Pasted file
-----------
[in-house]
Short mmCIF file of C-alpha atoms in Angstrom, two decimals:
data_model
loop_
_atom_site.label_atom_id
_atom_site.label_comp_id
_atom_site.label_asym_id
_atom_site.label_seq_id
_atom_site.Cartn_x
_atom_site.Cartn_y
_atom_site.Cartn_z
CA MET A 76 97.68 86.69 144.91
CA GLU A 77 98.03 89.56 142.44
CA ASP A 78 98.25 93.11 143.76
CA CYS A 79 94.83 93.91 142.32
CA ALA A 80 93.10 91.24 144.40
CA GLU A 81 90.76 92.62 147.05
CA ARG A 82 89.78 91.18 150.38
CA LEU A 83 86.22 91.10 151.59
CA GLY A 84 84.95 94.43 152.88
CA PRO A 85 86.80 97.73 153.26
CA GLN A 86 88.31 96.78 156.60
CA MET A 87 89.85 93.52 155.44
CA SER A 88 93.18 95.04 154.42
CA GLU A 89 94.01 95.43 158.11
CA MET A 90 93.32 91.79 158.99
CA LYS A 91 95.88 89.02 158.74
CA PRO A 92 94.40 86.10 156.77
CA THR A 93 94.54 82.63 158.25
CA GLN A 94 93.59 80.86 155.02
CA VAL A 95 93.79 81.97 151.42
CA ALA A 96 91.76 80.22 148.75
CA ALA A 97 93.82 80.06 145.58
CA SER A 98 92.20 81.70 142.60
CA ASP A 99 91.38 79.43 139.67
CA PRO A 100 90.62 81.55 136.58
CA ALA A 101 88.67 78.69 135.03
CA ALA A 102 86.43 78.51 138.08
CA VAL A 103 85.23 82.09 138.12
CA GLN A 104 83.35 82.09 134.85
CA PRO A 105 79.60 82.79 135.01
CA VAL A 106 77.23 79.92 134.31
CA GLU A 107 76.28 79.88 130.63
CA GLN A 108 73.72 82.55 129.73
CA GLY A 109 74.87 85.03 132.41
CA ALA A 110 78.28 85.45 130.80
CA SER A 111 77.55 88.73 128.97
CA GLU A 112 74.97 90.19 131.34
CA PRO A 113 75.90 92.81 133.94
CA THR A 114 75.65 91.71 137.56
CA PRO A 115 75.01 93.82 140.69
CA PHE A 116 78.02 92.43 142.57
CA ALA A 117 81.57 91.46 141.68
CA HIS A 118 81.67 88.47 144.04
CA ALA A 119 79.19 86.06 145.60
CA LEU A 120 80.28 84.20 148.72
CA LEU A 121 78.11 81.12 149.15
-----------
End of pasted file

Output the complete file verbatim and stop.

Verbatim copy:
[in-house]
Short mmCIF file of C-alpha atoms in Angstrom, two decimals:
data_model
loop_
_atom_site.label_atom_id
_atom_site.label_comp_id
_atom_site.label_asym_id
_atom_site.label_seq_id
_atom_site.Cartn_x
_atom_site.Cartn_y
_atom_site.Cartn_z
CA MET A 76 97.68 86.69 144.91
CA GLU A 77 98.03 89.56 142.44
CA ASP A 78 98.25 93.11 143.76
CA CYS A 79 94.83 93.91 142.32
CA ALA A 80 93.10 91.24 144.40
CA GLU A 81 90.76 92.62 147.05
CA ARG A 82 89.78 91.18 150.38
CA LEU A 83 86.22 91.10 151.59
CA GLY A 84 84.95 94.43 152.88
CA PRO A 85 86.80 97.73 153.26
CA GLN A 86 88.31 96.78 156.60
CA MET A 87 89.85 93.52 155.44
CA SER A 88 93.18 95.04 154.42
CA GLU A 89 94.01 95.43 158.11
CA MET A 90 93.32 91.79 158.99
CA LYS A 91 95.88 89.02 158.74
CA PRO A 92 94.40 86.10 156.77
CA THR A 93 94.54 82.63 158.25
CA GLN A 94 93.59 80.86 155.02
CA VAL A 95 93.79 81.97 151.42
CA ALA A 96 91.76 80.22 148.75
CA ALA A 97 93.82 80.06 145.58
CA SER A 98 92.20 81.70 142.60
CA ASP A 99 91.38 79.43 139.67
CA PRO A 100 90.62 81.55 136.58
CA ALA A 101 88.67 78.69 135.03
CA ALA A 102 86.43 78.51 138.08
CA VAL A 103 85.23 82.09 138.12
CA GLN A 104 83.35 82.09 134.85
CA PRO A 105 79.60 82.79 135.01
CA VAL A 106 77.23 79.92 134.31
CA GLU A 107 76.28 79.88 130.63
CA GLN A 108 73.72 82.55 129.73
CA GLY A 109 74.87 85.03 132.41
CA ALA A 110 78.28 85.45 130.80
CA SER A 111 77.55 88.73 128.97
CA GLU A 112 74.97 90.19 131.34
CA PRO A 113 75.90 92.81 133.94
CA THR A 114 75.65 91.71 137.56
CA PRO A 115 75.01 93.82 140.69
CA PHE A 116 78.02 92.43 142.57
CA ALA A 117 81.57 91.46 141.68
CA HIS A 118 81.67 88.47 144.04
CA ALA A 119 79.19 86.06 145.60
CA LEU A 120 80.28 84.20 148.72
CA LEU A 121 78.11 81.12 149.15